identifying a second table included in the database that includes values for the second attribute comprises: identifying a second table included in the database that includes values for the second attribute that cannot be joined directly to the first table; and identifying at least one intermediate table for joining the second table to the first table, and
joining the first and second tables to create a new table that reflects relationships between values of the first attribute and values of the second attribute comprises: joining the at least one intermediate table to the first table to create an intermediary table; and joining the second table to the intermediary table to create the new table that reflects relationships between values of the first attribute and values of the second attribute.

3. The method of claim 1, wherein identifying a second table included in the database that includes values for the second attribute comprises:

identifying multiple tables included in the database that include values for the second attribute;
determining that a particular one of the multiple tables identified as tables that include values for the second attribute can be joined directly to the first table; and
selecting the particular table as the second table.

4. The method of claim 3, wherein:

determining that a particular one of the multiple tables identified as tables that include values for the second attribute can be joined directly to the first table comprises determining that the particular table is the only one of the multiple tables identified as tables that include values for the second attribute that can be joined directly to the first table; and
selecting the particular table as the second table comprises selecting the particular table as the second table as a consequence of having determined that the particular table is the only one of the multiple tables identified as tables that include values for the second attribute that can be joined directly to the first table.

5. The method of claim 1, wherein:

identifying additional attributes of data stored in the database that are relevant to generating a response to the received query comprises: identifying one or more attributes for which values are to be returned in a response to the received query; identifying one or more attributes that are relevant to computing a metric to be returned in response to the received query; identifying an attribute by which results of the metric are to be grouped; and identifying one or more attributes as keys to a fact table that stores facts that are relevant to generating a response to the received query.

6. The method of claim 1, wherein:

the database comprises: a first fact table that includes first facts associated with values of a first attribute; and a second fact table that includes second facts associated with values of a second attribute,
identifying additional attributes of data stored in the database that are relevant to generating a response to the received query comprises: identifying a first metric to be computed based on the first facts included in the first fact table; identifying the first attribute as an attribute that is relevant to generating a response to the query; identifying a second metric to be computed based on the second facts included in the second fact table; and identifying the second attribute as an attribute that is relevant to generating a response to the query,
joining the filtered particular table to the one or more additional tables comprises joining tables included in the database identified as including values for attributes identified as being relevant to generating a response to the received query to create, within computer memory, a new table that reflects relationships between values for the first attribute and values for the second attribute, and
the method further comprises: computing the first metric using values of the first attribute included in the new table as keys into the first fact table; and computing the second metric using values of the second attribute included in the new table as keys into the second fact table.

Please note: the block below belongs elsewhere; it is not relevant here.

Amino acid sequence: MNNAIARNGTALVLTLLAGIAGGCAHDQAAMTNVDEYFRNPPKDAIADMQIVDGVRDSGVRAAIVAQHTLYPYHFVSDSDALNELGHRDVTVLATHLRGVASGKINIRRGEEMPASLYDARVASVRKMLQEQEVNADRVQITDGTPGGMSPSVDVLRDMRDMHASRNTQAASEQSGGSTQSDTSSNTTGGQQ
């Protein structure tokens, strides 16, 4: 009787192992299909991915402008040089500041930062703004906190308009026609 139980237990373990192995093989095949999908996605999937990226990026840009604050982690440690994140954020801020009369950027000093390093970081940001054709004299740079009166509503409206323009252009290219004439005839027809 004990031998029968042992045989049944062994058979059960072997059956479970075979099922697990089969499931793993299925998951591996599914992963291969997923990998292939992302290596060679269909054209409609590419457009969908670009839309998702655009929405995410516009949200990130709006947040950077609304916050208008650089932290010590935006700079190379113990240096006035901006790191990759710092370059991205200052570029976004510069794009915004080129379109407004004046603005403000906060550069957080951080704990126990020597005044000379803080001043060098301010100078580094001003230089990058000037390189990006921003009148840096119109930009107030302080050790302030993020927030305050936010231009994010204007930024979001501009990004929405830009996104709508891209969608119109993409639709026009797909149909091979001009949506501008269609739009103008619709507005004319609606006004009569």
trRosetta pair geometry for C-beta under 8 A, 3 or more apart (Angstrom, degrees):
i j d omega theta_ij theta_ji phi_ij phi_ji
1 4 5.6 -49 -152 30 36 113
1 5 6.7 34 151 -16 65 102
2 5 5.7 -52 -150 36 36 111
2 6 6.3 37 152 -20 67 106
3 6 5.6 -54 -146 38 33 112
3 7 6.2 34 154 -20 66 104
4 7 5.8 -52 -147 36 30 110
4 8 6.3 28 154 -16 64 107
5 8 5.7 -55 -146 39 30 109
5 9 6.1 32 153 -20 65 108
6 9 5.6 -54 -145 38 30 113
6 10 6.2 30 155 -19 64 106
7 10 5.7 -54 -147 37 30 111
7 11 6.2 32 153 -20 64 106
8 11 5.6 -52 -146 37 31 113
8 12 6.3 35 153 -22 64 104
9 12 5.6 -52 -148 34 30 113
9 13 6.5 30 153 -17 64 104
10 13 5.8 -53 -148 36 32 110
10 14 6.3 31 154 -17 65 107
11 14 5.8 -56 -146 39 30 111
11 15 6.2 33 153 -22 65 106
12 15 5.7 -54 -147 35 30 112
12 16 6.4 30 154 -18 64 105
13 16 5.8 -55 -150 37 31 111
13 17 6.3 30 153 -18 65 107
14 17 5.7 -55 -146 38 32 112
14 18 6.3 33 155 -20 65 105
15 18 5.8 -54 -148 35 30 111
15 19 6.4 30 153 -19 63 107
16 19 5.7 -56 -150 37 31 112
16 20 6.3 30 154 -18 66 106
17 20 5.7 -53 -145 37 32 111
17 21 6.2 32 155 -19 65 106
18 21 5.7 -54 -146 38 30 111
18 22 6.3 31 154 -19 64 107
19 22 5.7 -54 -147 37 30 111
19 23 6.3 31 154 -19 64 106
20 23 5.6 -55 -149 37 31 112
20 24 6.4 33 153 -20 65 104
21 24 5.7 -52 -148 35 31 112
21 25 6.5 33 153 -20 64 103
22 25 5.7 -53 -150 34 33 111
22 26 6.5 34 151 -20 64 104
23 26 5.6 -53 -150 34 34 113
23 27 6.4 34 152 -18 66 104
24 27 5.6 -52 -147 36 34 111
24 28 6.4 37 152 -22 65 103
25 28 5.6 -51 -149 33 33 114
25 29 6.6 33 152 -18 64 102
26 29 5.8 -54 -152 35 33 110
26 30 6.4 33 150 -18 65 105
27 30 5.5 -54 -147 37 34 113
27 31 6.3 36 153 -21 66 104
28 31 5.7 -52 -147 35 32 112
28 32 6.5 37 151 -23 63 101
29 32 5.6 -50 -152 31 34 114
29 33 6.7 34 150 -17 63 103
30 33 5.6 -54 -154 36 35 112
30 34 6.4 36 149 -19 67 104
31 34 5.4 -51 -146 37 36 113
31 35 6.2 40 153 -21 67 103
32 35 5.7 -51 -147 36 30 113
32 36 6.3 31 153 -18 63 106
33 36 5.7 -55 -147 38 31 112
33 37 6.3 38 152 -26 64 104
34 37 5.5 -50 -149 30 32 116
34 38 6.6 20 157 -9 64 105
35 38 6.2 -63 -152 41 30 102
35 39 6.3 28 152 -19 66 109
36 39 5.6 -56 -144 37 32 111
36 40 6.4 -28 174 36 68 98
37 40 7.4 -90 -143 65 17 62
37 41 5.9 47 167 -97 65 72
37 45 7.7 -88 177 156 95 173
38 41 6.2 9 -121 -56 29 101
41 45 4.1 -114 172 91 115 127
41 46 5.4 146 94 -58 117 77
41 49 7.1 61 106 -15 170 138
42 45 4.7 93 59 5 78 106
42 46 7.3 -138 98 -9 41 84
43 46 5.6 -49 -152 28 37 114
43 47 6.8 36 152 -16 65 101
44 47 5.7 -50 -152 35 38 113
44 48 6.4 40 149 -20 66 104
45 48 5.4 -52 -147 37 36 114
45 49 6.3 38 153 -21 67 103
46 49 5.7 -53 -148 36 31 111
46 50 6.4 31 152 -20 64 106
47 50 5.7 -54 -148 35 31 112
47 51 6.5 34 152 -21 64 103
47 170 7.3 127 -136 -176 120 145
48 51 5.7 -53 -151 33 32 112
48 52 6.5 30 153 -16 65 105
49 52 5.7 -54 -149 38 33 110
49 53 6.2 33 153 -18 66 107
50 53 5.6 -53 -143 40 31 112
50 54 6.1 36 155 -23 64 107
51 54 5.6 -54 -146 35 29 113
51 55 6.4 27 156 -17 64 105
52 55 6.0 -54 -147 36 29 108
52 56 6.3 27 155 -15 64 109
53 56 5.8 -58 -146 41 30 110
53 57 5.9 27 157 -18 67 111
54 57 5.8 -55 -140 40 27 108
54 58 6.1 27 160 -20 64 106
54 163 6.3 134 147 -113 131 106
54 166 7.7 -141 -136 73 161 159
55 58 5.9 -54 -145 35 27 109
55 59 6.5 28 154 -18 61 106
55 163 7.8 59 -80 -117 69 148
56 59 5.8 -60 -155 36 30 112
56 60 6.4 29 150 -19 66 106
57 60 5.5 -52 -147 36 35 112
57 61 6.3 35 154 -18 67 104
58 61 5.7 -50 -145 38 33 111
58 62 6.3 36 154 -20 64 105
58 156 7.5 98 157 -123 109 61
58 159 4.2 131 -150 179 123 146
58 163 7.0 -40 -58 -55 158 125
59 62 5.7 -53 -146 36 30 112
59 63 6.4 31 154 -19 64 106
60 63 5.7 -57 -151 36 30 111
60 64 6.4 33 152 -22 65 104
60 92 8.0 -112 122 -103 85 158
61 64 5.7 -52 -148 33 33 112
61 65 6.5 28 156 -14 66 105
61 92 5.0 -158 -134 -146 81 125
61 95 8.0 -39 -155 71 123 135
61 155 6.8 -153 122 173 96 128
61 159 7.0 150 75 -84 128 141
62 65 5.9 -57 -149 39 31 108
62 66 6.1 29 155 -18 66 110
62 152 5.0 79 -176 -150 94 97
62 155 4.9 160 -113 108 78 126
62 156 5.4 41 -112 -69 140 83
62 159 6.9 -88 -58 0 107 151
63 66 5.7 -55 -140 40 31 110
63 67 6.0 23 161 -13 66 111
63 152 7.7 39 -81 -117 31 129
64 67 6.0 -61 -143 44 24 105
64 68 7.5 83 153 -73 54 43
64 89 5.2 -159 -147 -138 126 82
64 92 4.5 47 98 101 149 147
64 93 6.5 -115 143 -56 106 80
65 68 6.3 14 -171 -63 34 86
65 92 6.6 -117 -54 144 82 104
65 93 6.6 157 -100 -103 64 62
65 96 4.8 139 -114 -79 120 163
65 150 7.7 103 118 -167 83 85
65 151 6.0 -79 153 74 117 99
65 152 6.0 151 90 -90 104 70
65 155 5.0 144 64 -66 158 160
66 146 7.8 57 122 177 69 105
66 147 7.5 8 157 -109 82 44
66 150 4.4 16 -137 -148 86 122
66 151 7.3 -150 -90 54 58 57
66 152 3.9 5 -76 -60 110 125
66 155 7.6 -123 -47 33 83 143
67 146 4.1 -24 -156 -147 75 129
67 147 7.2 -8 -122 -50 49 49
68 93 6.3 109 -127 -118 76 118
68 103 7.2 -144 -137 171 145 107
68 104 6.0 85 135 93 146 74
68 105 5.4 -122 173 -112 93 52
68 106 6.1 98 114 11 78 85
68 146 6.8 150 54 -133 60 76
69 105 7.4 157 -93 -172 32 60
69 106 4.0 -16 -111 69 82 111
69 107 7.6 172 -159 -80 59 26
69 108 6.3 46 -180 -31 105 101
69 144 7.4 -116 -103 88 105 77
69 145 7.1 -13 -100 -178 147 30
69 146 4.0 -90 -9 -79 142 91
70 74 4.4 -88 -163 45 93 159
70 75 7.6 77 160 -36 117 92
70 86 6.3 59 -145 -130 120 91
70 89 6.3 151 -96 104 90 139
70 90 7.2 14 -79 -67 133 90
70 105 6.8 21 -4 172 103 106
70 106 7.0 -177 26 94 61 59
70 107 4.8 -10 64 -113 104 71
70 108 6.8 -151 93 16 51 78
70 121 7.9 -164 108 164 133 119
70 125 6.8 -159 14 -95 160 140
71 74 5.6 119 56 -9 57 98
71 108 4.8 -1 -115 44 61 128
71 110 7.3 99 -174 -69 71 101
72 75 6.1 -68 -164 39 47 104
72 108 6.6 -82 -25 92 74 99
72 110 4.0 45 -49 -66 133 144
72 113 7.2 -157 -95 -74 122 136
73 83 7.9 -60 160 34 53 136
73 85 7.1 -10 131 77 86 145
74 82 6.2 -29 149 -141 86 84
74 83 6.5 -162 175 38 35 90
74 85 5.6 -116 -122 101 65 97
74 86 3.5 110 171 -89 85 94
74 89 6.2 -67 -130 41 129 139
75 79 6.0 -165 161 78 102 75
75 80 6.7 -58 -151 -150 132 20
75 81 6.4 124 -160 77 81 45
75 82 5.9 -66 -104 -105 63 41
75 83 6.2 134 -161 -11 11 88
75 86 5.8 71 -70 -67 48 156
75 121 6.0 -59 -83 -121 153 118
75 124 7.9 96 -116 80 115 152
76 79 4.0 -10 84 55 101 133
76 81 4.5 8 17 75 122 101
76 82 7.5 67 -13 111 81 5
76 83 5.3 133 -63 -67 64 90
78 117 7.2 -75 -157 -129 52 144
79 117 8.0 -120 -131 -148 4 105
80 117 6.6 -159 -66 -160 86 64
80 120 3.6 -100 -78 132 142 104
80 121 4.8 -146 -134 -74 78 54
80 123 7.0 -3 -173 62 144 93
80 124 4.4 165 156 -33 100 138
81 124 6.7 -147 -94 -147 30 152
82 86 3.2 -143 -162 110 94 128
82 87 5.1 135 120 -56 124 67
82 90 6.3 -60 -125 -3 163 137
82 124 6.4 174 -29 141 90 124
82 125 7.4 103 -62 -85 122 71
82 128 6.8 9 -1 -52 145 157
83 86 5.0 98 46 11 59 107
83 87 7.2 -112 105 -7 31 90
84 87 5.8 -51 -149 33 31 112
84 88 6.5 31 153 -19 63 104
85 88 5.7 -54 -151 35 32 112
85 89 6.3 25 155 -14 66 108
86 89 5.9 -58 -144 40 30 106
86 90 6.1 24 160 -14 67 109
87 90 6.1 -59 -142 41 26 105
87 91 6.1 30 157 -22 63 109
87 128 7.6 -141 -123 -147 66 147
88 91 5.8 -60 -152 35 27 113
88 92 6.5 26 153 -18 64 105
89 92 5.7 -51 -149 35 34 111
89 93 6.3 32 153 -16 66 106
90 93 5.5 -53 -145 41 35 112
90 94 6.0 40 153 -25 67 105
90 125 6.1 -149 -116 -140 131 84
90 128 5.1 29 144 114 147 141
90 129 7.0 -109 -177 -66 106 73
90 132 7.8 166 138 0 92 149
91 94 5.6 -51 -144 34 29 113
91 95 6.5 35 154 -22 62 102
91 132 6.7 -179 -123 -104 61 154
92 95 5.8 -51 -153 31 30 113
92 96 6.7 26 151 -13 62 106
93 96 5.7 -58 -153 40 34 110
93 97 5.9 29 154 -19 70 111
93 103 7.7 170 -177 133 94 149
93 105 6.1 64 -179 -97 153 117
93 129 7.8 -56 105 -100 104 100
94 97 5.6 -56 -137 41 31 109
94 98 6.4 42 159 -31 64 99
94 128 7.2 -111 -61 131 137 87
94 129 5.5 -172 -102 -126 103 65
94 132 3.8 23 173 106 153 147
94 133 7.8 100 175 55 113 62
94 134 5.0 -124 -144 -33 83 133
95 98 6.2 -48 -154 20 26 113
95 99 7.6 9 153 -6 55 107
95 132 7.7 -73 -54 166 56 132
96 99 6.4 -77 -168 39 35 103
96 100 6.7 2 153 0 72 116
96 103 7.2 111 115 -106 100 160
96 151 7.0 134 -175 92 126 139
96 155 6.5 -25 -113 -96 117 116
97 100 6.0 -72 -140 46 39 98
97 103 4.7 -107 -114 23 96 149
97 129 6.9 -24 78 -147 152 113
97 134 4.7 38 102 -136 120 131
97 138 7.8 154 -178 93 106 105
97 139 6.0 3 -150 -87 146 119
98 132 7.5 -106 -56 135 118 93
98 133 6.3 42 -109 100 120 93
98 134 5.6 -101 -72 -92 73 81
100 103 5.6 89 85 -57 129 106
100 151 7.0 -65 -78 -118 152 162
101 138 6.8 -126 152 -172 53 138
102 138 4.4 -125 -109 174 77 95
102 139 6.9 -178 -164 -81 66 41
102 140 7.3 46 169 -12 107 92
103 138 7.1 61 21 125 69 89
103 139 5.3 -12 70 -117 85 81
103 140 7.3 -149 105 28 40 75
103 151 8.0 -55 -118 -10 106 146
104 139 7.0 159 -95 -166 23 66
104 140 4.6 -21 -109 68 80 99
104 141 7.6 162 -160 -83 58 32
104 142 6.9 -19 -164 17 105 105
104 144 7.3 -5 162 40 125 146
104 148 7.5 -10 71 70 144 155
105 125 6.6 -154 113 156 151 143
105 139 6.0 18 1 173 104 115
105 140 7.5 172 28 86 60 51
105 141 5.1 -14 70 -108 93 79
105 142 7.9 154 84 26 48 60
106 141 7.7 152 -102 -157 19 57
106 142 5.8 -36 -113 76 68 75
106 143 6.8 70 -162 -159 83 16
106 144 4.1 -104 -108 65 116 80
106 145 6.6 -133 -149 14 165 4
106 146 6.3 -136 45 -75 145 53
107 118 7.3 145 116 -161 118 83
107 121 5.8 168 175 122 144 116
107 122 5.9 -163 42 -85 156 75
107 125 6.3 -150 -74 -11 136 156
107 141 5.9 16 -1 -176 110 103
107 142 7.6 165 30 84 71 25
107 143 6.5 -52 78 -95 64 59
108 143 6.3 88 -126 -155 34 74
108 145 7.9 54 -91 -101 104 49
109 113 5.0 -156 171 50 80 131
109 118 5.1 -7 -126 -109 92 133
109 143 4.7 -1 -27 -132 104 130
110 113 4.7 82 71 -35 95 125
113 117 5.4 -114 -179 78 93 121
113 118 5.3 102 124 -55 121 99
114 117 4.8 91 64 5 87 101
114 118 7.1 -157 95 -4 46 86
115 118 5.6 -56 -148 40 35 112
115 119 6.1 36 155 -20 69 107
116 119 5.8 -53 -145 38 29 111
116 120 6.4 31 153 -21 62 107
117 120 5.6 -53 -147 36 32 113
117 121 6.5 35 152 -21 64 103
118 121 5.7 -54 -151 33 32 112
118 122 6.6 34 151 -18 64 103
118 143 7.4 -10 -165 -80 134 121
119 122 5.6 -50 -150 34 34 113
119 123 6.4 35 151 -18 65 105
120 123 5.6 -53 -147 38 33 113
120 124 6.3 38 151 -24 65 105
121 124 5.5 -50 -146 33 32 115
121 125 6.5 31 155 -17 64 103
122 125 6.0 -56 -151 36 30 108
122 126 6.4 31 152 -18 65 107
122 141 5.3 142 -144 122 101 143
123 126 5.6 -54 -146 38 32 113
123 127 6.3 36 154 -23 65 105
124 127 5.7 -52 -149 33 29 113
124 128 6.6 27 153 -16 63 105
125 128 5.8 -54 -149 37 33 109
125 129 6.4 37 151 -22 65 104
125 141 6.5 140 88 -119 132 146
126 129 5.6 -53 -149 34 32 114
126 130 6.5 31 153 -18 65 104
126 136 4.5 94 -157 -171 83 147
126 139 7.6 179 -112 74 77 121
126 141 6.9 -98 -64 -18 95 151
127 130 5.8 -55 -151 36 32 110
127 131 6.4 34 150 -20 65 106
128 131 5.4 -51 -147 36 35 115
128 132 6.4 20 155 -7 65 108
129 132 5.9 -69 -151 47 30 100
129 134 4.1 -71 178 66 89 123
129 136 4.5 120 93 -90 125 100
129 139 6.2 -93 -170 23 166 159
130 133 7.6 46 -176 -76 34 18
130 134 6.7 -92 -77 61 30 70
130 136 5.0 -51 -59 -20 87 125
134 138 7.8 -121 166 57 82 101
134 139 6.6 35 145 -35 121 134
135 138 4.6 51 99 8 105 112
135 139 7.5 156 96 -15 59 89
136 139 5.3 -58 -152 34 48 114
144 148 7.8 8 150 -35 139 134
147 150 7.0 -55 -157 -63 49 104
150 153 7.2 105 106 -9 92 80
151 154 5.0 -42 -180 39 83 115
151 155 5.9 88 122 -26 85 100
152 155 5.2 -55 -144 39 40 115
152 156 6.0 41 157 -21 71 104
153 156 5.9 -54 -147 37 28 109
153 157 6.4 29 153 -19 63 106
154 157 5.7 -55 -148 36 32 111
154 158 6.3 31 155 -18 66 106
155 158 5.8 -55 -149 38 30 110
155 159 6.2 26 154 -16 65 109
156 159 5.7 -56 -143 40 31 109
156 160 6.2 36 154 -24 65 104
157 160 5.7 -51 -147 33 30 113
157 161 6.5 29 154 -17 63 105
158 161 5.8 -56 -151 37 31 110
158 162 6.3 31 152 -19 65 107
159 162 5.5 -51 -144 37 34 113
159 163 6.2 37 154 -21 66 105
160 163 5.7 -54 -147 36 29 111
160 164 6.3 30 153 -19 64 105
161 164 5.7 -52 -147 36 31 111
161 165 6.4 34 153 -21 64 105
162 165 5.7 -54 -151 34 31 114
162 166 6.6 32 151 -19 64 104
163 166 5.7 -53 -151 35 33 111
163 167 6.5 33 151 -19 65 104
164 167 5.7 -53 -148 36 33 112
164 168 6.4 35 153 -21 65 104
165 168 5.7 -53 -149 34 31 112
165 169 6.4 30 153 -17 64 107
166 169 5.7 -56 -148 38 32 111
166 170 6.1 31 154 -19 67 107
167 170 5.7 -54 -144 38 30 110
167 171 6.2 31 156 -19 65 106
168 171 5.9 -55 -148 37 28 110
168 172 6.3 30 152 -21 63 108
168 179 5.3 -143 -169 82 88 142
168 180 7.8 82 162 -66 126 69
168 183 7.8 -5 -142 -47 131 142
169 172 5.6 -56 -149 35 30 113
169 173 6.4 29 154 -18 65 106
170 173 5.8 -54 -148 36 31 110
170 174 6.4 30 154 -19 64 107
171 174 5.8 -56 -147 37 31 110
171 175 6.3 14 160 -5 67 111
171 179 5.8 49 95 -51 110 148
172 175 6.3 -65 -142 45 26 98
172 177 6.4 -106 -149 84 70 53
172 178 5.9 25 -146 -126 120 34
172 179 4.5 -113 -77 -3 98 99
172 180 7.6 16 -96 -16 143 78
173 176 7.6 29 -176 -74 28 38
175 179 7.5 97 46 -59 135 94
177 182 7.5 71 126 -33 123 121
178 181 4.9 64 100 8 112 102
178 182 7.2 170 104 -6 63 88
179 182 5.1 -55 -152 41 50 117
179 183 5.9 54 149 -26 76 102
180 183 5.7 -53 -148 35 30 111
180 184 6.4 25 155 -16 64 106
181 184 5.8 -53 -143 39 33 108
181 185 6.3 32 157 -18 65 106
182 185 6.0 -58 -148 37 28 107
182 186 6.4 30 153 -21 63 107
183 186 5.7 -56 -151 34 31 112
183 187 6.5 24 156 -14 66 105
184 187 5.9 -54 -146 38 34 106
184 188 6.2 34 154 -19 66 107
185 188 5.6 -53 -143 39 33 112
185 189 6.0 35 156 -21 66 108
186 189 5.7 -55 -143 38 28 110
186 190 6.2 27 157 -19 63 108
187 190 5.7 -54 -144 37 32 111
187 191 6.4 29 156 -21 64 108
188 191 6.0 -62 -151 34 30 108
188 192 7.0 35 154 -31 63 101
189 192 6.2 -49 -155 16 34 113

7. A system comprising:

one or more computers; and
one or more storage devices storing instructions that are operable, when executed by the one or more computers, to cause the one or more computers to perform operations comprising: receiving a query related to data stored in a database that is implemented in computer memory and that includes multiple different tables, where individual ones of the tables include values for attributes of data stored in the database; based on the received query, identifying a filter to be applied to values of a particular attribute of data stored in the database; accessing information that is indicative of attributes for which values are included in the different tables included in the database; based on accessing the information indicative of the attributes for which values are included in the different tables included in the database, identifying a particular table that includes values for one or more attributes for applying the filter to values of the particular attribute; applying the filter to the values of the particular attribute included in the particular table to generate a filtered particular table; based on the received query, identifying additional attributes of data stored in the database that are relevant to generating a response to the received query, comprising: identifying one or more attributes for which values are to be returned in a response to the received query; identifying one or more attributes that are relevant to computing a metric to be returned in response to the received query; identifying an attribute by which results of the metric are to be grouped; and identifying one or more attributes as keys to a fact table that stores facts that are relevant to generating a response to the received query; based on accessing the information indicative of the attributes for which values are included in the different tables included in the database, identifying one or more additional tables that include values for the additional attributes identified as being relevant to generating a response to the received query; and joining the filtered particular table to the one or more additional tables to create, within computer memory, a new table that reflects relationships between filtered values of the particular attribute and additional attributes identified as being relevant to generating a response to the received query.